in the United States.” He is also study director for the Chevron-funded project, Guiding Implementation of K-12 Engineering in the United States. He was the study director for the NAE and National Research Council project that resulted in the 2014 report, STEM Integration in K-12 Education: Status, Prospects, and an Agenda for Research. He was the study director for the project that resulted in publication of Standards for K-12 Engineering Education? (2010) and Engineering in K-12 Education: Understanding the Status and Improving the Prospects (2009), an analysis of efforts to teach engineering to U.S. school children. He oversaw the NSF-funded project that resulted in the 2013 publication of Messaging for Engineering: From Research to Action and the 2008 publication of Changing the Conversation: Messages for Improving Public Understanding of Engineering and was co-editor of the reports Tech Tally: Approaches to Assessing Technological Literacy (2006) and Technically Speaking: Why All Americans Need to Know More About Technology (2002). In the late 1990s, Greg oversaw NAE and National Research Council reviews of technology education content standards developed by the International Technology Education Association. He has degrees in biology and journalism.

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Abstract

The Status, Role, and Future of Engineering Technology Education in the United StatesCalls to expand and improve the quality of the US technical workforce have been made in oneform or another for decades. Over the last 10 years, and particularly since the economicdownturn that began in 2008, the urgency of these concerns has grown. A key worry, expressedby both policy makers and corporate leaders, is that the nation’s status as a world leader ofinnovation is slipping. In fact, by some measures, such as awarded patents, the United States hasalready lost is position of supremacy.What has been largely absent from most discussions of the future of the US technical workforceis the role that engineering technology (ET) education, a degree pathway with 2-year and 4-yearvariants, plays or should play in supporting the nation’s capacity for innovation. This omissionis worrisome, because the number of people with this type of education is substantial. What ismore, the jobs performed by these individuals, which include building, maintaining, repairing,and operating a variety of technologies and technological systems, are critical both to the USmanufacturing sector and to the nation’s essential infrastructure—roads and other transportationnetworks, communication networks, water supply and sewage treatment, and electric grids, toname just a few examples.This paper will discuss the findings and recommendations from a project funded by the NationalScience Foundation that is addressing a number of questions related to engineering technologyeducation. These questions include: To what extent does the supply of engineering technologygraduates meet—or not meet—the needs of employers in different sectors of the economy?What kinds of changes in curriculum are under way or are needed to prepare graduates of theseprograms to best meet the challenges of globalization? And what is the extent and significance ofdifferences between the knowledge, skills, and dispositions needed for engineering technologistsand those needed by engineers?The paper will discuss the project’s data collection efforts, which include a review of thepublished literature, an analysis of relevant federal data sets, such as the IntegratedPostsecondary Educational Data System, and two large surveys—one of ET program directorsand the other of employers of ET graduates.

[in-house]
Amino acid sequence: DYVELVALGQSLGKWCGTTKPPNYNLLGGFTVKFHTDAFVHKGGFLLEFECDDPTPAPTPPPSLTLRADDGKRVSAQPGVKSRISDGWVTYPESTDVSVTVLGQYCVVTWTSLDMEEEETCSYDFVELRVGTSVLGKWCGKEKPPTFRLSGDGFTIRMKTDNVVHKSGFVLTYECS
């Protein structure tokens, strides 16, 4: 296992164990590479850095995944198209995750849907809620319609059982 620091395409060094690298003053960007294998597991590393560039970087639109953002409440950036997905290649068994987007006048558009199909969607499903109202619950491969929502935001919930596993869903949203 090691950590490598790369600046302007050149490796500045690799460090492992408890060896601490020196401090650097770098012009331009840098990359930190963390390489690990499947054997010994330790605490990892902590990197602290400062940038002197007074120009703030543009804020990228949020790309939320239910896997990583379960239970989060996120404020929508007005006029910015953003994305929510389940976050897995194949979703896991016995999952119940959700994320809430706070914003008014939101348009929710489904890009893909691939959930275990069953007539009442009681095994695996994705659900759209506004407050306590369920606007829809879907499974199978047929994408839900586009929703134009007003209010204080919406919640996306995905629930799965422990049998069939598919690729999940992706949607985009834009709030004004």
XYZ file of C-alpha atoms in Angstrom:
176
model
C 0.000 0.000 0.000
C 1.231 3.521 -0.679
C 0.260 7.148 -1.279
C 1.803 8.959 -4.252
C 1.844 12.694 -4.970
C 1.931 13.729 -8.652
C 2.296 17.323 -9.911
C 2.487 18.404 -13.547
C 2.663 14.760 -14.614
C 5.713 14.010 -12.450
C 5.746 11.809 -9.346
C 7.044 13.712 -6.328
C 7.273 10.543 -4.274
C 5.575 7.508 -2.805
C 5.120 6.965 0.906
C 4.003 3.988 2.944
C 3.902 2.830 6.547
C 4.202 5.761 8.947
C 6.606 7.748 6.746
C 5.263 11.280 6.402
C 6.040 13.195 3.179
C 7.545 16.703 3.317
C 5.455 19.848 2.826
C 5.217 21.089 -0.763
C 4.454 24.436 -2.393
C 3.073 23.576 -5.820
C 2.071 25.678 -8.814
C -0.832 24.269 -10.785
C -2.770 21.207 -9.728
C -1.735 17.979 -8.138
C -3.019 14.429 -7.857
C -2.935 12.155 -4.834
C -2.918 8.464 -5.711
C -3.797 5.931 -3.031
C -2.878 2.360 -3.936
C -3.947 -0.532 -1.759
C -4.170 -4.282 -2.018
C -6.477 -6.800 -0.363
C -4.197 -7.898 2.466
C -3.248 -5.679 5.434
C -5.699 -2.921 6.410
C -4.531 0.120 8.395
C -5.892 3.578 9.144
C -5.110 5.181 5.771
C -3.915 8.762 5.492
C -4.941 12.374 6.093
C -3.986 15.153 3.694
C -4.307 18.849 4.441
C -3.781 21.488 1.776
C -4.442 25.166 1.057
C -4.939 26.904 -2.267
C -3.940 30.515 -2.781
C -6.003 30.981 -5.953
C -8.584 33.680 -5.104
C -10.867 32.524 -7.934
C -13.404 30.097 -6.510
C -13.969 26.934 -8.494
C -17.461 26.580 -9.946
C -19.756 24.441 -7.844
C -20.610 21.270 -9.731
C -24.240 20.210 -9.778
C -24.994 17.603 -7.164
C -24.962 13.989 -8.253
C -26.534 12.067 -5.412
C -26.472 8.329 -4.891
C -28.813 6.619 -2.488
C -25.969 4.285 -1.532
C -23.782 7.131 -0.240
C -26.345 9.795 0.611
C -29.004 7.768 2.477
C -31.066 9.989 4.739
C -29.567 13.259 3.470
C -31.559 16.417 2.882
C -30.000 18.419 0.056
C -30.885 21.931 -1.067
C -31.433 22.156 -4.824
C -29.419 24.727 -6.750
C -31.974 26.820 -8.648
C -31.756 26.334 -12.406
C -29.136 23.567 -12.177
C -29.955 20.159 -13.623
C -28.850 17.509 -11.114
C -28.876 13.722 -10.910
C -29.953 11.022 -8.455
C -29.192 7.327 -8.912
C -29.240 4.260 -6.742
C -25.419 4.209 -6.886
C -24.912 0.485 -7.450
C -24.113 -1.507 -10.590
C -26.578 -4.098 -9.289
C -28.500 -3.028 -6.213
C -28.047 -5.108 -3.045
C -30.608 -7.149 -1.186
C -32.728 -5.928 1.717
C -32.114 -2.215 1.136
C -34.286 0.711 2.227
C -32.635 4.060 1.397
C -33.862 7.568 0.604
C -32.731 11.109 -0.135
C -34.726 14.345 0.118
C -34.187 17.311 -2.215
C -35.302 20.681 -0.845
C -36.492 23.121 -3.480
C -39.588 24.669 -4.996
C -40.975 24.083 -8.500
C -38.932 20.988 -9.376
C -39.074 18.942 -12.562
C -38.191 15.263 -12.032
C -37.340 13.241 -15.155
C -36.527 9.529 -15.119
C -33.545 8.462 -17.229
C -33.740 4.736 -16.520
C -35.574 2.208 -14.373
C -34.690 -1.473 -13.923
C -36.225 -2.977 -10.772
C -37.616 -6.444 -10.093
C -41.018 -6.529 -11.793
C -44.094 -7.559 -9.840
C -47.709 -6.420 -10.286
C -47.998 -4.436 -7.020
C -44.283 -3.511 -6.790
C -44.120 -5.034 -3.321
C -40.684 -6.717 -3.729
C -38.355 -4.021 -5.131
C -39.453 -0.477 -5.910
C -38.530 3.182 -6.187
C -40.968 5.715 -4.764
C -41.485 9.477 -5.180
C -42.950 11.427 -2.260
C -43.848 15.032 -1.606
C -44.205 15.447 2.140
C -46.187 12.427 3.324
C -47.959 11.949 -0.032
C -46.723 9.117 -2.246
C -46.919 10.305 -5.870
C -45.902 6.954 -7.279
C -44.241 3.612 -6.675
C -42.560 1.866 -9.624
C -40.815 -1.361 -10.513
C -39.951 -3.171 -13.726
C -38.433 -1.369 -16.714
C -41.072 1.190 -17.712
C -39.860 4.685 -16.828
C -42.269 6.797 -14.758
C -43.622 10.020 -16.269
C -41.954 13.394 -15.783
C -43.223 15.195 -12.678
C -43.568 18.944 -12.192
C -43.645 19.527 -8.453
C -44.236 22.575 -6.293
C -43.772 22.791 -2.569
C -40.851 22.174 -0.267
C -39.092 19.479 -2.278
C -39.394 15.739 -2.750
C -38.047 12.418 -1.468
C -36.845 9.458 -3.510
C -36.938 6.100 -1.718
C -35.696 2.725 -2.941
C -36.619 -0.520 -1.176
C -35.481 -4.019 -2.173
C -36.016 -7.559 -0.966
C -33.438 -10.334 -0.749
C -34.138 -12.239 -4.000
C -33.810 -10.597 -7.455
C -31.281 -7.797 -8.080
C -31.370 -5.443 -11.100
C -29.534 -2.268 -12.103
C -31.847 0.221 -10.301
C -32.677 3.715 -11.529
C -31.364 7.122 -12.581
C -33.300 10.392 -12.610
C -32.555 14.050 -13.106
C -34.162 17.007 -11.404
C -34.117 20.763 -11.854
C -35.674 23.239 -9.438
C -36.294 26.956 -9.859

Kuehn, D. P., & Roberts, M. L., & Buchanan, W. W., & Pearson, G. (2015, June), The Engineering Technician and Technologist Workforce Paper presented at 2015 ASEE Annual Conference & Exposition, Seattle, Washington. 10.18260/p.24868

ASEE holds the copyright on this document. It may be read by the public free of charge. Authors may archive their work on personal websites or in institutional repositories with the following citation: © 2015 American Society for Engineering Education. Other scholars may excerpt or quote from these materials with the same citation. When excerpting or quoting from Conference Proceedings, authors should, in addition to noting the ASEE copyright, list all the original authors and their institutions and name the host city of the conference. - Last updated April 1, 2015